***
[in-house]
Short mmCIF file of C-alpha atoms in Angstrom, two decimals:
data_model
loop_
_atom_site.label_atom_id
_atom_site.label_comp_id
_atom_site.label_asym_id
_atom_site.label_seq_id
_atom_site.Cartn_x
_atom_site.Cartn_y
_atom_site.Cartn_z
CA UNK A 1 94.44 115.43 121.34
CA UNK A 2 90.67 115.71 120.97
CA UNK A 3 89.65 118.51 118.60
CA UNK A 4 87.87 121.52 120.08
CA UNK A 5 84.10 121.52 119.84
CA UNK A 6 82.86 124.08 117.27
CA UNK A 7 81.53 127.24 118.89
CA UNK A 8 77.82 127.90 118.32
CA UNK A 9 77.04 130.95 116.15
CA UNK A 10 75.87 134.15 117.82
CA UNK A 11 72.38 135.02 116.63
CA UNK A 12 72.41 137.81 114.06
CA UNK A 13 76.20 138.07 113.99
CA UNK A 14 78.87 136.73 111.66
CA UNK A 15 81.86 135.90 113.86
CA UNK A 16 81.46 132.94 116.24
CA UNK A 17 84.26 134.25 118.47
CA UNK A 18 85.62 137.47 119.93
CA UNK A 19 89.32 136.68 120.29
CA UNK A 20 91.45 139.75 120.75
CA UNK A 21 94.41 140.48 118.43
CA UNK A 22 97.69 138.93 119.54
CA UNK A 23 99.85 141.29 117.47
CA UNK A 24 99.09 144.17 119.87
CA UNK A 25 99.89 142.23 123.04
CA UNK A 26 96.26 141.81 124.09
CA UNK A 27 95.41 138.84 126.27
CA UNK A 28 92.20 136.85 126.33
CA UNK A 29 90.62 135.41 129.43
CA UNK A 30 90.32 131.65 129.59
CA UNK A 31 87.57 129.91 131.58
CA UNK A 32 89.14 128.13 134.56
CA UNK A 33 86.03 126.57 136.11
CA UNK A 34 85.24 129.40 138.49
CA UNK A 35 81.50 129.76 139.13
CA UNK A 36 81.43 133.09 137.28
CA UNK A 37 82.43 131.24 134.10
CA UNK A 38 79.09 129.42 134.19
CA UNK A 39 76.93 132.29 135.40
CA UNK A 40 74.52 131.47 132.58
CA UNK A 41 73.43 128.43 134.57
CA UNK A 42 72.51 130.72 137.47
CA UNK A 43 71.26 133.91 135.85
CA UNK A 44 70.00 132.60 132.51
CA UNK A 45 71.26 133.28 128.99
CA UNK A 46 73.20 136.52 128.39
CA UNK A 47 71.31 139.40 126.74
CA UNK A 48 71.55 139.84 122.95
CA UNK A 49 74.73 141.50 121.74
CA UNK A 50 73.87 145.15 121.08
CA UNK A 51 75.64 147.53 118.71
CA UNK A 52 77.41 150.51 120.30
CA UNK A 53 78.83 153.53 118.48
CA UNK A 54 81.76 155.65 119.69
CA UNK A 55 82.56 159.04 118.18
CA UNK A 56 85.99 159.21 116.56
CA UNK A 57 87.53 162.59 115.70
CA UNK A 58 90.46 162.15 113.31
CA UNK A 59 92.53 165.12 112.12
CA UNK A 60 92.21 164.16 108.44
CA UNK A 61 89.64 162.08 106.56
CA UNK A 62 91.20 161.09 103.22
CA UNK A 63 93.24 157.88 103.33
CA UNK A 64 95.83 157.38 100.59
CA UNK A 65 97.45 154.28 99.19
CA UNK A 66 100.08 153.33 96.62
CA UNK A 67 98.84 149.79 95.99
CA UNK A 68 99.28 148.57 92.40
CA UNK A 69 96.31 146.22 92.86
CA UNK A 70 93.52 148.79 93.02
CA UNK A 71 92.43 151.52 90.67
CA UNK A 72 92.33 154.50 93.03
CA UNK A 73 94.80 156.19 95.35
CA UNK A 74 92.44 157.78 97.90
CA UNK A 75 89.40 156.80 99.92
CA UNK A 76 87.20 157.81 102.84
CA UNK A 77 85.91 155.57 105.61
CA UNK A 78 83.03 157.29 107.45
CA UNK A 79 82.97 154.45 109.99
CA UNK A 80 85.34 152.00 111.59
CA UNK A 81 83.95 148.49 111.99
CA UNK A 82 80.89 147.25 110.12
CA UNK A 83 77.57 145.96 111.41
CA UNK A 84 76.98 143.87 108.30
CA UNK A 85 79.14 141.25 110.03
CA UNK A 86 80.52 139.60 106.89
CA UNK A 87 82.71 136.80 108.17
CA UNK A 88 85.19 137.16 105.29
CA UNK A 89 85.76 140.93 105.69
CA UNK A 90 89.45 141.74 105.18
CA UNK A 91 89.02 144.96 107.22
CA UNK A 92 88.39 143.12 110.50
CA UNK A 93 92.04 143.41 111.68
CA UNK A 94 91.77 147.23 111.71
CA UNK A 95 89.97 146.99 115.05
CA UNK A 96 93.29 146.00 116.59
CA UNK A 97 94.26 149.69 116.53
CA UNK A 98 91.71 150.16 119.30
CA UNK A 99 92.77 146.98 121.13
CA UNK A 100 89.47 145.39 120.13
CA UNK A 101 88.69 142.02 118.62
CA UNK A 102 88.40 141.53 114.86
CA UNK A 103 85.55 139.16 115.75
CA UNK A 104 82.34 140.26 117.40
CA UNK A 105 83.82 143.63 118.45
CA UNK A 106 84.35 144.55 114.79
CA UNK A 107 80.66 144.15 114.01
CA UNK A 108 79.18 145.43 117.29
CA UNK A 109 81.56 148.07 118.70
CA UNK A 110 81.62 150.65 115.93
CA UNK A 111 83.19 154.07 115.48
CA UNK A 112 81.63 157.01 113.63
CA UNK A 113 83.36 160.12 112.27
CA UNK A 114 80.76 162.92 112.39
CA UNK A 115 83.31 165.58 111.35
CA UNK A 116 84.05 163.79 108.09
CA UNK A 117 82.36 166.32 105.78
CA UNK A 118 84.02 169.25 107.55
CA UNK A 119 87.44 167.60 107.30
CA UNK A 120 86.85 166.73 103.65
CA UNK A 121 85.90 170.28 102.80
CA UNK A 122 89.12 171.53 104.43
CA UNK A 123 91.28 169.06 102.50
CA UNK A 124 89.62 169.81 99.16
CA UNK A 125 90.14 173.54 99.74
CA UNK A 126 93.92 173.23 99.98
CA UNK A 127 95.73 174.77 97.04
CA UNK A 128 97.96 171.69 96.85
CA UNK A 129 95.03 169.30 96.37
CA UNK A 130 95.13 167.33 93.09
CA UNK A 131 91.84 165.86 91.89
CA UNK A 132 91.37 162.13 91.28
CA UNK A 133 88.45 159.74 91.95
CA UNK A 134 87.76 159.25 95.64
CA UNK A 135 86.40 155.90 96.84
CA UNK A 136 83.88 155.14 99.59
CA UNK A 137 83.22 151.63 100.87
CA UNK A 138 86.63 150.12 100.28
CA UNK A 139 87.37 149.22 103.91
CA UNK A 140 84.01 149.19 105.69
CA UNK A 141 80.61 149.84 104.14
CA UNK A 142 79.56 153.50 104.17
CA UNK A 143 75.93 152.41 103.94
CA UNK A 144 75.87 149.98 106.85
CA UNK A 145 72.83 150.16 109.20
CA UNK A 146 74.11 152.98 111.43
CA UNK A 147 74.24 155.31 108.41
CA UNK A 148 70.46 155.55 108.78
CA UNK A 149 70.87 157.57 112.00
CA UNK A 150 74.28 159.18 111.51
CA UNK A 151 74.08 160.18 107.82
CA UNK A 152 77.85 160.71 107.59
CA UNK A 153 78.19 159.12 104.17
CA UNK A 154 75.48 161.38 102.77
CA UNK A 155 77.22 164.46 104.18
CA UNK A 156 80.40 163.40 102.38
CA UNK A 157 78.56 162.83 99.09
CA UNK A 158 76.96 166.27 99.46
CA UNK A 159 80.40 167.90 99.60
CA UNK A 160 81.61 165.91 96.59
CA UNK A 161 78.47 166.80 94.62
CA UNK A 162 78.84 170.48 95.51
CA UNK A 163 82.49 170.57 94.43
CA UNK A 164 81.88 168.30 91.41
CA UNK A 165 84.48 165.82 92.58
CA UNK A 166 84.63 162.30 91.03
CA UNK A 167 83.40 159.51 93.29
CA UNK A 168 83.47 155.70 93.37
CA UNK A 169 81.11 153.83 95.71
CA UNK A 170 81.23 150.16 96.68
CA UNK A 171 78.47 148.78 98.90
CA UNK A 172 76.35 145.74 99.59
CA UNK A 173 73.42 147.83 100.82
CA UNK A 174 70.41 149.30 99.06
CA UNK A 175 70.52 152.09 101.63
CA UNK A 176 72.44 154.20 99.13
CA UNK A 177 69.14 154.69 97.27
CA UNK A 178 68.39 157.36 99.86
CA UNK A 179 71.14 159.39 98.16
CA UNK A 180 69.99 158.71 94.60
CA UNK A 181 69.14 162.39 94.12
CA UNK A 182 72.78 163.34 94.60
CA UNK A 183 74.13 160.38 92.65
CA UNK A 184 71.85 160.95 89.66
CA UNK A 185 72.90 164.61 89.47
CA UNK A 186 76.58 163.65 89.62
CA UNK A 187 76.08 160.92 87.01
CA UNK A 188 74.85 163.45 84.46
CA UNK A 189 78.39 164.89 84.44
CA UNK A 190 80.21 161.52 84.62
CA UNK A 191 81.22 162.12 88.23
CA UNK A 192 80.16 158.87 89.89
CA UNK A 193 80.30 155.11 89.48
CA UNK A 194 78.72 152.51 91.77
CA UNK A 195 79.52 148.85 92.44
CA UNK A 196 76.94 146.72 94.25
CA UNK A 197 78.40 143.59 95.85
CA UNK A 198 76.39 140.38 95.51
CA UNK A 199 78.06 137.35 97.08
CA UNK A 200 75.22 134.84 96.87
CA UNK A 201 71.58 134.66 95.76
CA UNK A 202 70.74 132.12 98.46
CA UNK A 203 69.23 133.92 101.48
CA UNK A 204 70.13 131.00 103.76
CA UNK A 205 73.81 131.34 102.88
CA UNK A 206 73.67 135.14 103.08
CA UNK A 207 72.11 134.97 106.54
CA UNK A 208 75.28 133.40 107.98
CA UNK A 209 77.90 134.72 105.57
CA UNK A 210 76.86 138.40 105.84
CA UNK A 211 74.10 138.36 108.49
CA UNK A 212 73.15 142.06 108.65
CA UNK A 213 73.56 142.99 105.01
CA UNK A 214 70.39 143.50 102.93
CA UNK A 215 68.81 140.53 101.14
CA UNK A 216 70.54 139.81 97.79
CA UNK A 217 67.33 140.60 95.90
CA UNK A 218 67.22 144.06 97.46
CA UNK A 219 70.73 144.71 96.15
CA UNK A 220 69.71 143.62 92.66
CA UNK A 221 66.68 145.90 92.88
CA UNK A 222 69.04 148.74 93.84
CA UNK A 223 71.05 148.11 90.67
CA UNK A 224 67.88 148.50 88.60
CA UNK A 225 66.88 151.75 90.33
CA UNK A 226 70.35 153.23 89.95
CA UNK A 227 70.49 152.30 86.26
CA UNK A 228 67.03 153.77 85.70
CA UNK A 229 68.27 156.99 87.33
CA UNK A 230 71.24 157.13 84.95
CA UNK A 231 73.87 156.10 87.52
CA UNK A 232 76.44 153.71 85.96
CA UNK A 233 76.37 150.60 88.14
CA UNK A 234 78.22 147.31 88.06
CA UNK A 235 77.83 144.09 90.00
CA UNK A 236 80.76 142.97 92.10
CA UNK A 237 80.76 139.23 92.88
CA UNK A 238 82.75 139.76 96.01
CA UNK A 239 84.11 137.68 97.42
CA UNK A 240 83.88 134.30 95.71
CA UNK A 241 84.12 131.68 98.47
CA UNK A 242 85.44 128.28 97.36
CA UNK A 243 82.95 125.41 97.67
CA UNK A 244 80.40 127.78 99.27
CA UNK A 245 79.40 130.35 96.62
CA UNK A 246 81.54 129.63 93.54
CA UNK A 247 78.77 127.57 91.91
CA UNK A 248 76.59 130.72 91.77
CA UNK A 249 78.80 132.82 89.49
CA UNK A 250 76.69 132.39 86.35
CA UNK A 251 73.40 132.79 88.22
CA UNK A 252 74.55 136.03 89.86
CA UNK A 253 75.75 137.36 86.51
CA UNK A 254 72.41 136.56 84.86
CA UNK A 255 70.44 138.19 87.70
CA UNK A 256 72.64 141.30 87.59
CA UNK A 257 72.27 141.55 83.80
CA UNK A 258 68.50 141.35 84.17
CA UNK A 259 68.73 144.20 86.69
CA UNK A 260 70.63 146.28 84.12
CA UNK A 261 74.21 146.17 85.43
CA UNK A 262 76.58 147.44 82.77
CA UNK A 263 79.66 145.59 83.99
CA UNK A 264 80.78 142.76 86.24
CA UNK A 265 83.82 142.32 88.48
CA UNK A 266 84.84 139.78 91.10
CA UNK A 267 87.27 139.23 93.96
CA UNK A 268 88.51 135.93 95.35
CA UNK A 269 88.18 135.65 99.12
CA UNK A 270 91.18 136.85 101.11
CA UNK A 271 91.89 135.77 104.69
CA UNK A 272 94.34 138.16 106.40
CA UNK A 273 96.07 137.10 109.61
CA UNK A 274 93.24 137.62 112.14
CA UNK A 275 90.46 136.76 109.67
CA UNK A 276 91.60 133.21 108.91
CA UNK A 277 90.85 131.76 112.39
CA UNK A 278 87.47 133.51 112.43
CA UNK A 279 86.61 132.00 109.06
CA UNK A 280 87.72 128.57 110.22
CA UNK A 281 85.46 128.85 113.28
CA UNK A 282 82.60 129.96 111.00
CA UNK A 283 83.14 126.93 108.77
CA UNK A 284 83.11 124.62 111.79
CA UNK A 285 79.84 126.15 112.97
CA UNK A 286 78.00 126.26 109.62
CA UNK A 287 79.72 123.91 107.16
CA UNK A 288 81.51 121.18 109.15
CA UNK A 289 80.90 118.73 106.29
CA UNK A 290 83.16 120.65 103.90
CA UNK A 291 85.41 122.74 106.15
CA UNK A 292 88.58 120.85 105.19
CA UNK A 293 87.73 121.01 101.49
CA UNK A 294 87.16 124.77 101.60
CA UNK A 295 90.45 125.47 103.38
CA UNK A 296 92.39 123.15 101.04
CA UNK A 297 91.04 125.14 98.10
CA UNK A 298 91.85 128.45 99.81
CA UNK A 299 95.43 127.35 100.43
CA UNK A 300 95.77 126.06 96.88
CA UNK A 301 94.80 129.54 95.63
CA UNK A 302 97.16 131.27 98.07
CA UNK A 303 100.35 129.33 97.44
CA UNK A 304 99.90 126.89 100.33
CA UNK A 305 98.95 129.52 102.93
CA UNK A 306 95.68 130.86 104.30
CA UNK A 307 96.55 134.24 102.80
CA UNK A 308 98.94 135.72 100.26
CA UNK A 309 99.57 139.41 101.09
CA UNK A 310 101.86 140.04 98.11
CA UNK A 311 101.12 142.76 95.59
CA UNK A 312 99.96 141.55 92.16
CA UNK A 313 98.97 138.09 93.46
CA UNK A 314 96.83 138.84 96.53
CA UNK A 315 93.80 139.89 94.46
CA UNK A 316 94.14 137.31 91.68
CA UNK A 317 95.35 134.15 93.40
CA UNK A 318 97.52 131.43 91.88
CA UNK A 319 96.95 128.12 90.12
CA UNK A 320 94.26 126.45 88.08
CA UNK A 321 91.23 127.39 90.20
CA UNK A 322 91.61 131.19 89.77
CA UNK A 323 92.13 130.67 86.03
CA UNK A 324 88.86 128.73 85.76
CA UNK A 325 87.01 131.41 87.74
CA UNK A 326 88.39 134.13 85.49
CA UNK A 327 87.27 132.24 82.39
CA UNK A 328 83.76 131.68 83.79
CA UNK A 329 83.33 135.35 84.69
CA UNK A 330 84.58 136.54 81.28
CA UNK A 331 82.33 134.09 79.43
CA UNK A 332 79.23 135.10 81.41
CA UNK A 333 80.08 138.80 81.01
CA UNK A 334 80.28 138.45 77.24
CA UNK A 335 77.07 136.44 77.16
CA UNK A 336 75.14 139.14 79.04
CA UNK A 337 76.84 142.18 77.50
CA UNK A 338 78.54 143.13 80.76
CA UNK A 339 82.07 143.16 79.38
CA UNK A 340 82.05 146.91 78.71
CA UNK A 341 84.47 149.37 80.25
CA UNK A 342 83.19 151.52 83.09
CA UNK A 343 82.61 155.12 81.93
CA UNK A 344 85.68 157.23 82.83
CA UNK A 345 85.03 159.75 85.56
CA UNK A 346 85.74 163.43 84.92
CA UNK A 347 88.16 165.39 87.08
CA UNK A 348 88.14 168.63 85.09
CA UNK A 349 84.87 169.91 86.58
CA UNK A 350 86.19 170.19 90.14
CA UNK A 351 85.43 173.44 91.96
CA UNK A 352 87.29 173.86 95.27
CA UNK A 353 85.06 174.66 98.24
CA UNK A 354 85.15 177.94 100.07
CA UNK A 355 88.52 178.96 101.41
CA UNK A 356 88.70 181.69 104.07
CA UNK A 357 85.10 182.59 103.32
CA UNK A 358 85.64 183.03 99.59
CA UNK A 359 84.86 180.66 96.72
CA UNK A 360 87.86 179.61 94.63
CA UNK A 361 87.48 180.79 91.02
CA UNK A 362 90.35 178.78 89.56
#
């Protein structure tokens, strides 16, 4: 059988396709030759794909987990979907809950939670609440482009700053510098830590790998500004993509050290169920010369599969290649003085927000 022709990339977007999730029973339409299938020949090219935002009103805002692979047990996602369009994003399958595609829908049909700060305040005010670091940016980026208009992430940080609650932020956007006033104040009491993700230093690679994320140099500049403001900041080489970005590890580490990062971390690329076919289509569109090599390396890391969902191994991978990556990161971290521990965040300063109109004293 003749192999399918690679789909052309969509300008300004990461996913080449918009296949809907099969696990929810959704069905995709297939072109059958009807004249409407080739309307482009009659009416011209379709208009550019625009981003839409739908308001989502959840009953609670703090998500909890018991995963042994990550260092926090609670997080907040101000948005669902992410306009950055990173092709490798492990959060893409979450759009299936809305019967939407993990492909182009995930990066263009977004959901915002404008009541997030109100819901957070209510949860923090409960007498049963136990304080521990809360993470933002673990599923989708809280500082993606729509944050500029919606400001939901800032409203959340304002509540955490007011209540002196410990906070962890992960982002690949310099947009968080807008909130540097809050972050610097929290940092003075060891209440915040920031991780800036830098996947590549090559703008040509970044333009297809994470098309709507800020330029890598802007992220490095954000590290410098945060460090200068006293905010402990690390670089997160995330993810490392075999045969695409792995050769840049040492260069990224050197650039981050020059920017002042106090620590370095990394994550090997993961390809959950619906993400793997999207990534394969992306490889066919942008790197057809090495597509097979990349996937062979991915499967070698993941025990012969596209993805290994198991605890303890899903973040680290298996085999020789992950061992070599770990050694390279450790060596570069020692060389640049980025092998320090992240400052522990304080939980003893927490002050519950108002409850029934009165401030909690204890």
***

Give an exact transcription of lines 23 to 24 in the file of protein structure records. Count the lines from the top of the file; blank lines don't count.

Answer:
CA UNK A 12 72.41 137.81 114.06
CA UNK A 13 76.20 138.07 113.99